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Vanishing Growth in Latin America

The Late Twentieth Century Experience

Edited by Andrés Solimano

Economic growth in Latin America and the rise of material welfare has lagged behind that of more dynamic areas of the world economy. In a region prone to policy experiments, the policies of the Washington Consensus applied since the 1990s failed to bring sustained growth to most of Latin America. Andrés Solimano and an impressive set of contributors analyze the last 40 years in order to determine the role of economic reforms, external conditions, factor accumulation, income inequality, political instability and productivity in explaining GDP increases. The book also looks at cycles of growth, identifying periods of rapid growth and contrasting them with periods of stagnation and collapse.
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Chapter 7: Economic Growth in Latin America: The Role of Investment and Other Growth Sources

Mario A. Gutiérrez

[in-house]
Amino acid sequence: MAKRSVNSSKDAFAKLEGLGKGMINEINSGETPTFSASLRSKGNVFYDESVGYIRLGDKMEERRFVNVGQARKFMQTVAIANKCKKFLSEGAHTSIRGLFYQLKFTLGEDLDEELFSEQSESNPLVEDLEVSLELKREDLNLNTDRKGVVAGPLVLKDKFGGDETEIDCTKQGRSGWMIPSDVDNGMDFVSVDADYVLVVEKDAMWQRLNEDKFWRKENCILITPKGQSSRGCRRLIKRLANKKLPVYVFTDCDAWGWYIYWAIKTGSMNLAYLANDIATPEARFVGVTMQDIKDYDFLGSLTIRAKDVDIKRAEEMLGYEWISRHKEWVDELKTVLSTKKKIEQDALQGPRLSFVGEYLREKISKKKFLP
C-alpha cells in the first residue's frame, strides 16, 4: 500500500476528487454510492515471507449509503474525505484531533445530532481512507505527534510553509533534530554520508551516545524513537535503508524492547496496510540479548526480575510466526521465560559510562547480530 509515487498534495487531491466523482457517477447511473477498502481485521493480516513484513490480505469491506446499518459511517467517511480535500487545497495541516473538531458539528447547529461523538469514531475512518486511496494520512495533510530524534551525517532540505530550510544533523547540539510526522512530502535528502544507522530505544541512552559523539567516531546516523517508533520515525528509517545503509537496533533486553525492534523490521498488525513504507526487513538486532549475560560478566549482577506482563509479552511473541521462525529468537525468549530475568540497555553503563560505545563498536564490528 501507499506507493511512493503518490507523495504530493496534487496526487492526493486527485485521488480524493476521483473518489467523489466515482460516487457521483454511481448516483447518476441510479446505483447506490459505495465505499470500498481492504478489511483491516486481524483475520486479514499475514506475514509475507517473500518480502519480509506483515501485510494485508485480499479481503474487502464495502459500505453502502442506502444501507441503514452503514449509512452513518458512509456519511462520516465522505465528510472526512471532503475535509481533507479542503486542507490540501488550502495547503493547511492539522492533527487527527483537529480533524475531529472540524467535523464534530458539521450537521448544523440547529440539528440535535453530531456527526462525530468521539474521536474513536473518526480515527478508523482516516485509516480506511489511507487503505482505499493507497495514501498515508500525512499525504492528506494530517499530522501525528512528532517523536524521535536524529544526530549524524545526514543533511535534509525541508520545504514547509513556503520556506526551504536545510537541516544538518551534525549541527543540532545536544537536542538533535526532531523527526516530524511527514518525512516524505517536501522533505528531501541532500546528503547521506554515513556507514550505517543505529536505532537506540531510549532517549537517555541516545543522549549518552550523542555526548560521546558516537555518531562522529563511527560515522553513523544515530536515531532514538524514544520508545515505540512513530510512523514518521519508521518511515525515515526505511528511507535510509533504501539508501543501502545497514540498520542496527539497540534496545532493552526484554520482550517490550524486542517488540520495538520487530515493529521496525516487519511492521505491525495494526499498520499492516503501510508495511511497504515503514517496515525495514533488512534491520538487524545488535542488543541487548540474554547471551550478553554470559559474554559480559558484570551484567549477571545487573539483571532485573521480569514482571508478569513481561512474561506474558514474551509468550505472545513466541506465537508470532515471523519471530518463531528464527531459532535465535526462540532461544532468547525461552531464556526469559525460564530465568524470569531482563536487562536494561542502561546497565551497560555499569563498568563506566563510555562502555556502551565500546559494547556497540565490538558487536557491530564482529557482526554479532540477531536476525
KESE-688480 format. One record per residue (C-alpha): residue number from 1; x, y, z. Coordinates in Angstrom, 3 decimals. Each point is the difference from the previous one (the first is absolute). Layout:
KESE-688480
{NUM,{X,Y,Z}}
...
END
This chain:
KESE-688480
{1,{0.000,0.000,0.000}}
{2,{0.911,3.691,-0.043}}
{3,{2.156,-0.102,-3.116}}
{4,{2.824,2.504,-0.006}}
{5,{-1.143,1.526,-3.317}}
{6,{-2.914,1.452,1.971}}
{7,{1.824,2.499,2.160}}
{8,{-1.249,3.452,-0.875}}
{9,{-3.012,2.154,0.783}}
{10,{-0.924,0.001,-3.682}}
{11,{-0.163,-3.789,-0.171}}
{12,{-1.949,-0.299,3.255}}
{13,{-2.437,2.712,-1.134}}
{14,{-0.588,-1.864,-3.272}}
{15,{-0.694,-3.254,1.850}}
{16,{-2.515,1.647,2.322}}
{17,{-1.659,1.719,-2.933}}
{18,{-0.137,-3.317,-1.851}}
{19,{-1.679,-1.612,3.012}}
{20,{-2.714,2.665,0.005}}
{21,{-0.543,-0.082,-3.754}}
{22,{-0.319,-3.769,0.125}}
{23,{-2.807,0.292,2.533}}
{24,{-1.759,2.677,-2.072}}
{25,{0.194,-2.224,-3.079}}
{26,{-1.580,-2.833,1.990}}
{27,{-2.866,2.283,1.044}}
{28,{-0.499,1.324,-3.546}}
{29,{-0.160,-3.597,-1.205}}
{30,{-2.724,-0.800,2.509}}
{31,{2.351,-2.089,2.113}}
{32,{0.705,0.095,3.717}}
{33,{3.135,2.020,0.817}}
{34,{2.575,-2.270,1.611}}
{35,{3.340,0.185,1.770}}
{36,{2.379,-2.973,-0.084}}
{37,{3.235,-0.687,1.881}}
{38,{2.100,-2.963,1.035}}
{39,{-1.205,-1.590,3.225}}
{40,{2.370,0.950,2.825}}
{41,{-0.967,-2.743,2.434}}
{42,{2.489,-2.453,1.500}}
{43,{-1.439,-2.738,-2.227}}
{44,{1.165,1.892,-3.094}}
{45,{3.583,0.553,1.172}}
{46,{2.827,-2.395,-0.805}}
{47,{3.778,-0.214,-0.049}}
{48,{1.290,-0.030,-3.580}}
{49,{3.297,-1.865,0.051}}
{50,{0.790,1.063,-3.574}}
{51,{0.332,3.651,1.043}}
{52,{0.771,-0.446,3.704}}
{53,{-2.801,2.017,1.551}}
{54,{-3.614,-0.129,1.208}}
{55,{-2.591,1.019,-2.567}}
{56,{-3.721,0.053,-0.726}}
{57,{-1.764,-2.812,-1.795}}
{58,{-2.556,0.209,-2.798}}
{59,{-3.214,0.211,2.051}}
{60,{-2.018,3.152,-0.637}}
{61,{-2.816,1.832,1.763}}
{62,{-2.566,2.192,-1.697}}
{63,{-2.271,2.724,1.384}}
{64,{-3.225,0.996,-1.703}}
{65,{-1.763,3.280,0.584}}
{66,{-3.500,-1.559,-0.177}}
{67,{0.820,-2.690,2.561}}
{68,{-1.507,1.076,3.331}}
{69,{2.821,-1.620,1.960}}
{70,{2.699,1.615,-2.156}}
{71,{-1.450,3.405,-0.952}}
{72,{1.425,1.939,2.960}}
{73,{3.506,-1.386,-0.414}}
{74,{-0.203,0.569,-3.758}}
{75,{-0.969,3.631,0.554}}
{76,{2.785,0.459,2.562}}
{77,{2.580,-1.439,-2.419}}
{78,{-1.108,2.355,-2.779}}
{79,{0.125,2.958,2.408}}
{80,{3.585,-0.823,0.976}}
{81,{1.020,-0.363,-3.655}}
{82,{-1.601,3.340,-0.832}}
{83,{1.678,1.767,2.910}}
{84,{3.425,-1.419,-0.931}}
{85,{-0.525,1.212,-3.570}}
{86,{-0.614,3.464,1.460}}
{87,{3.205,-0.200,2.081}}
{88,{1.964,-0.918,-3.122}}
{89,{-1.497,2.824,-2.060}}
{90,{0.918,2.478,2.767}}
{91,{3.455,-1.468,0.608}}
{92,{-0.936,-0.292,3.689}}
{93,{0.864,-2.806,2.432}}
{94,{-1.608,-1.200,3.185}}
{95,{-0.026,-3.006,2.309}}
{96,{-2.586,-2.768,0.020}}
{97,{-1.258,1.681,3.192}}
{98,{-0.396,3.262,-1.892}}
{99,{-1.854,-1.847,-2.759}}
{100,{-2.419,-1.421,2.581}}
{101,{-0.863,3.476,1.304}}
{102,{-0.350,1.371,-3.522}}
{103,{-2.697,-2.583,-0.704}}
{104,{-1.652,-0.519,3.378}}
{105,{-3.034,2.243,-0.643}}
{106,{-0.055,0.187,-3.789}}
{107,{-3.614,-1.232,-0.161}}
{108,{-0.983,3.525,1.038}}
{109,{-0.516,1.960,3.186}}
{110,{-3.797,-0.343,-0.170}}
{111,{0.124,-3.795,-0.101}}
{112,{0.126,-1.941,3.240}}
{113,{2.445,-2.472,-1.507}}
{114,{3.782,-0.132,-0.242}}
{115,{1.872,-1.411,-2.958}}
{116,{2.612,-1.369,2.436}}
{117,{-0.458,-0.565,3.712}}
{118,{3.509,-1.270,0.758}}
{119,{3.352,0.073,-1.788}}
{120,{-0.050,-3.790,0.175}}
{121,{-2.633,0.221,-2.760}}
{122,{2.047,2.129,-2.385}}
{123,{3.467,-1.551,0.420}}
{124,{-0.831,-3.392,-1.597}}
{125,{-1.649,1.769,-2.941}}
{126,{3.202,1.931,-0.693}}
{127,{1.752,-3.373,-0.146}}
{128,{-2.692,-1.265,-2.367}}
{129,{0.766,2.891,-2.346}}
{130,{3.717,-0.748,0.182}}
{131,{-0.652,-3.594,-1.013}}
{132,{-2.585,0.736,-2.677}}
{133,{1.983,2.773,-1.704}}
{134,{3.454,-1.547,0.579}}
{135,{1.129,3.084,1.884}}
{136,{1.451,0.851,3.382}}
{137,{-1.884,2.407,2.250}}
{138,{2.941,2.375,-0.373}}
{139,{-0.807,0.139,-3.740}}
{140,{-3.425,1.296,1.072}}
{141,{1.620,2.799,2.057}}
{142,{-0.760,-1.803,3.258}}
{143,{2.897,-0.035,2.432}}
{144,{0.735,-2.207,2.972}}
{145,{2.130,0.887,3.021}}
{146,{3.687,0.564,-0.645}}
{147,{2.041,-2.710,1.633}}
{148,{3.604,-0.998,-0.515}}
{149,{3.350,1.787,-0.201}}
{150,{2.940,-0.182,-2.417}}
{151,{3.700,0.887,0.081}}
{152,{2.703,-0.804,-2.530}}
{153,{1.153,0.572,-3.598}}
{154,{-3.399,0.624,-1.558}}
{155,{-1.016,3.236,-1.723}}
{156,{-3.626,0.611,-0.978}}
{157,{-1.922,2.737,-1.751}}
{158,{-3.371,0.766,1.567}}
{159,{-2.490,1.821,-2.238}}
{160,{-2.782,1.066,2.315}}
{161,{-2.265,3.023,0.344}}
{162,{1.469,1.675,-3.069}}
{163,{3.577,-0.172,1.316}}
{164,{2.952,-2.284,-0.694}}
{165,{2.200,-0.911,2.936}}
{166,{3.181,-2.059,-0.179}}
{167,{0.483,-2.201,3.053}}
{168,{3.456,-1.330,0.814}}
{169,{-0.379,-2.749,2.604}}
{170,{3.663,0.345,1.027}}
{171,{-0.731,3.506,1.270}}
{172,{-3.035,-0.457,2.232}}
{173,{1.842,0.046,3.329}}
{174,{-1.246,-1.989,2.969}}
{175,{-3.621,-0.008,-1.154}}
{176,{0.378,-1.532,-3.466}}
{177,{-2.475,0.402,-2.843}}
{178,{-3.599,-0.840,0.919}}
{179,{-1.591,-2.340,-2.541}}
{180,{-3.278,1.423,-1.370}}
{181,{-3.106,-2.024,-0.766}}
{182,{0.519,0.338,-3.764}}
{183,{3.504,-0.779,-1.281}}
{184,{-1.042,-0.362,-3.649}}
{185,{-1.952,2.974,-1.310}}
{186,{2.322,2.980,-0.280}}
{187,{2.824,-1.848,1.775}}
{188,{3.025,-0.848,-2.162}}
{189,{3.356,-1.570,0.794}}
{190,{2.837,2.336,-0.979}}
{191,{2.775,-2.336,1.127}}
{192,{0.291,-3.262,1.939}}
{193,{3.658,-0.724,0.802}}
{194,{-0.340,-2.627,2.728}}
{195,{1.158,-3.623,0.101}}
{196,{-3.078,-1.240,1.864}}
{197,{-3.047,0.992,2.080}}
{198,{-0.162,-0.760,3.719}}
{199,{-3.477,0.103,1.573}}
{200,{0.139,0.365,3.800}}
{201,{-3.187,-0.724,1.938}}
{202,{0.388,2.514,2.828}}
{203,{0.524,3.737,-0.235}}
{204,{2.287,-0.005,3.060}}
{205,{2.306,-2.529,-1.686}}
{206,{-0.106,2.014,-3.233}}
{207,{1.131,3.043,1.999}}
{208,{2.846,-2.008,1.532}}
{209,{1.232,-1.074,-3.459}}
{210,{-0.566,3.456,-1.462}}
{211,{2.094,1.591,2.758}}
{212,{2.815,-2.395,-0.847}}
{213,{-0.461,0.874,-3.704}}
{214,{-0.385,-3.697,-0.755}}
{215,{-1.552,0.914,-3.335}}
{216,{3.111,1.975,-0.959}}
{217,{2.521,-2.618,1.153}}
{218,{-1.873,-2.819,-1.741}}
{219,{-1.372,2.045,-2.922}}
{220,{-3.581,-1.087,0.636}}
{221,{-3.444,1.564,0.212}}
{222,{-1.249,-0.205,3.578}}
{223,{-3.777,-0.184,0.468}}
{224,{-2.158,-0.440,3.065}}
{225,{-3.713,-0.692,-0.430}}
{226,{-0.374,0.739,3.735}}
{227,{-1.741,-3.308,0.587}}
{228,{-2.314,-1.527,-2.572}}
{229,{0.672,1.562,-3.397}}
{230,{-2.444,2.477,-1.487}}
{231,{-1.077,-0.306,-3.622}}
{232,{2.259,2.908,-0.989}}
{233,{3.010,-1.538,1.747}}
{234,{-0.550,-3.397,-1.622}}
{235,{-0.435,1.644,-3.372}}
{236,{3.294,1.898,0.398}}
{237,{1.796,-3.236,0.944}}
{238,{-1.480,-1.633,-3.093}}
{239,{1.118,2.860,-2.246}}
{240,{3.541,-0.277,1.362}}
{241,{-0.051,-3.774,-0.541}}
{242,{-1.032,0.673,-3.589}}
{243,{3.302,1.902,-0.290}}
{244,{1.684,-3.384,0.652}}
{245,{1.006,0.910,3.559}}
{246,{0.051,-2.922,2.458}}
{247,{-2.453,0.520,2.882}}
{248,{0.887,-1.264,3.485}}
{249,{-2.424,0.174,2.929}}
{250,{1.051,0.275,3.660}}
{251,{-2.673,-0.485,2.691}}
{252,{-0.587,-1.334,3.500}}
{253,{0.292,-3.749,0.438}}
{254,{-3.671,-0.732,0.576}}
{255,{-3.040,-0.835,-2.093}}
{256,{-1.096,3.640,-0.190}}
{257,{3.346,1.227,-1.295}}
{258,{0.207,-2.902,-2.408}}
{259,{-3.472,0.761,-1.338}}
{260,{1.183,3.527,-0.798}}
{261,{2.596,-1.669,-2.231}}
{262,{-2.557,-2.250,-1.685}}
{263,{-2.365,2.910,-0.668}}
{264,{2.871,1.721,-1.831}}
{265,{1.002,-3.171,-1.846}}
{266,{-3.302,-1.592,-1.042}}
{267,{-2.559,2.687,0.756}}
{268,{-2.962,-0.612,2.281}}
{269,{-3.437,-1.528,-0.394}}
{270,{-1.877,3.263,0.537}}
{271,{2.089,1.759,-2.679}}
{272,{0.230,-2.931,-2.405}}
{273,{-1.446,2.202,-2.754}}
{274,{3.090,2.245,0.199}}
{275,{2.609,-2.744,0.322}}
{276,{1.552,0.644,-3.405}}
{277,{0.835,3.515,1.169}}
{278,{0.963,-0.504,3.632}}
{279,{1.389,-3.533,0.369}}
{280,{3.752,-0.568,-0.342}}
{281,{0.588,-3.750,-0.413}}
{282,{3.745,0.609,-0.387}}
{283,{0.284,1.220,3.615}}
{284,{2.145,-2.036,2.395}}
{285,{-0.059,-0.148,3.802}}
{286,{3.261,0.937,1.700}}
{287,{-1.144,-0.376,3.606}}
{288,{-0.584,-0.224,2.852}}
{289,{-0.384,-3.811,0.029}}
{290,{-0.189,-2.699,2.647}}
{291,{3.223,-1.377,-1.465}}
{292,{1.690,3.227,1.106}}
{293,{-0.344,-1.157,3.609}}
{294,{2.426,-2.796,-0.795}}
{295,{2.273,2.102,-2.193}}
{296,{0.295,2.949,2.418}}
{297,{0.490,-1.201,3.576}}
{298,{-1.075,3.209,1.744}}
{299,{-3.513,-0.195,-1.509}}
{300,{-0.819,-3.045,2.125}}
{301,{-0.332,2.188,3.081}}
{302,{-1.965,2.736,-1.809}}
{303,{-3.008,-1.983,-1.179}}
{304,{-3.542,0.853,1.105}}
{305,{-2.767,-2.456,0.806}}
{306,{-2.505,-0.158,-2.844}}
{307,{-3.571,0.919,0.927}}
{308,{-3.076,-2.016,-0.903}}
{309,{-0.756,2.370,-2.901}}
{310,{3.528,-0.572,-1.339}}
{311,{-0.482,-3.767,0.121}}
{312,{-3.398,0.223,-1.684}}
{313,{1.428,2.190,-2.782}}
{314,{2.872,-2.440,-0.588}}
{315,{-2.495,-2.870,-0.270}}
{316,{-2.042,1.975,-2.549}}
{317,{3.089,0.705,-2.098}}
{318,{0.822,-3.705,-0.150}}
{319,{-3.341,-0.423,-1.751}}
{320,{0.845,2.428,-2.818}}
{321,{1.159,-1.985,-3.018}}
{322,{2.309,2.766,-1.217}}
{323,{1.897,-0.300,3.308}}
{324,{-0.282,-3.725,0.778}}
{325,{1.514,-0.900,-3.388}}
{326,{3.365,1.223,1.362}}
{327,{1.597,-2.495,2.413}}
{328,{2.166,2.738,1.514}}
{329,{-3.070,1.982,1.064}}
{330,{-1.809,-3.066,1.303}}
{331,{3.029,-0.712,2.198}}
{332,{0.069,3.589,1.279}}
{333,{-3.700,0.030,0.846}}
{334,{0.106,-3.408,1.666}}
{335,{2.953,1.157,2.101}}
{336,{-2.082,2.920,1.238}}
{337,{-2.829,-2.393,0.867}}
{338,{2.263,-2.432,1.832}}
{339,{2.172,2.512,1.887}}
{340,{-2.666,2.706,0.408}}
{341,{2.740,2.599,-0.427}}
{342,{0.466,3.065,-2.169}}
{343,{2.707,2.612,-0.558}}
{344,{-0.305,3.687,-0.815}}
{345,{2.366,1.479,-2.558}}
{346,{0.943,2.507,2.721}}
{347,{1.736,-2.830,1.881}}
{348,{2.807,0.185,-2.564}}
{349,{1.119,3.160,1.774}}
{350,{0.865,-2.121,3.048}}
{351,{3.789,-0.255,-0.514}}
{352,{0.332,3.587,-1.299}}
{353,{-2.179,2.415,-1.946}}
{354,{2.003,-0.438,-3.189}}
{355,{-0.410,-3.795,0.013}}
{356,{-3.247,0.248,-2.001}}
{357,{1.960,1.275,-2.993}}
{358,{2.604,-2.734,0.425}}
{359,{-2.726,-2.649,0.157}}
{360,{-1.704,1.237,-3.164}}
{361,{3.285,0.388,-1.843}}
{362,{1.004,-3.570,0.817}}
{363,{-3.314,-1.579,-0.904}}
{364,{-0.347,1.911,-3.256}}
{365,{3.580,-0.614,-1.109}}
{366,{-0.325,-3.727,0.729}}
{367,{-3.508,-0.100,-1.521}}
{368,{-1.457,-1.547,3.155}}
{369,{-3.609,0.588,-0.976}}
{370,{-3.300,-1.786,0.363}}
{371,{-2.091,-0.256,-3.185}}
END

* Mario A. Gutiérrez 7.1 INTRODUCTION The modest recovery of Latin America after a period of stabilization and reforms that followed the 1980s debt crisis has added momentum to the interest in the factors that contribute to economic growth in the region and, in particular, about the role played by investment as a source of economic growth. Under a new outward-looking development approach, growth and investment recovered during the 1990s and early 2000s from the slump of the 1980s. The recovery has been modest, however. Growth performance has not yet reached the growth rate levels observed in 1960s and 1970s and growth rates remain well below those observed in other developing countries in Asia, the Middle East and Eastern Europe. Disagreement persists about the role of investment in the growth process. Some authors have concluded that investment has been the main factor explaining economic growth. In a study of East Asia, Young (1994) concluded that investment was the main source of growth in the experience of the East Asian economies. Other economists have acknowledged the important role played by fixed investment but argued that productivity has been the engine that has marked the difference between fast and slow growth experiences (Blomstrom et al., 1996; Harberger, 1996 and 1998; Klenow and RodriguezClare, 1997b). Elias (1992) produced evidence showing that total factor productivity explained about one-third of GDP growth in Latin America during the period 1940–85. In a more recent study, Solimano and Soto (Chapter 2 in this volume) produced evidence...

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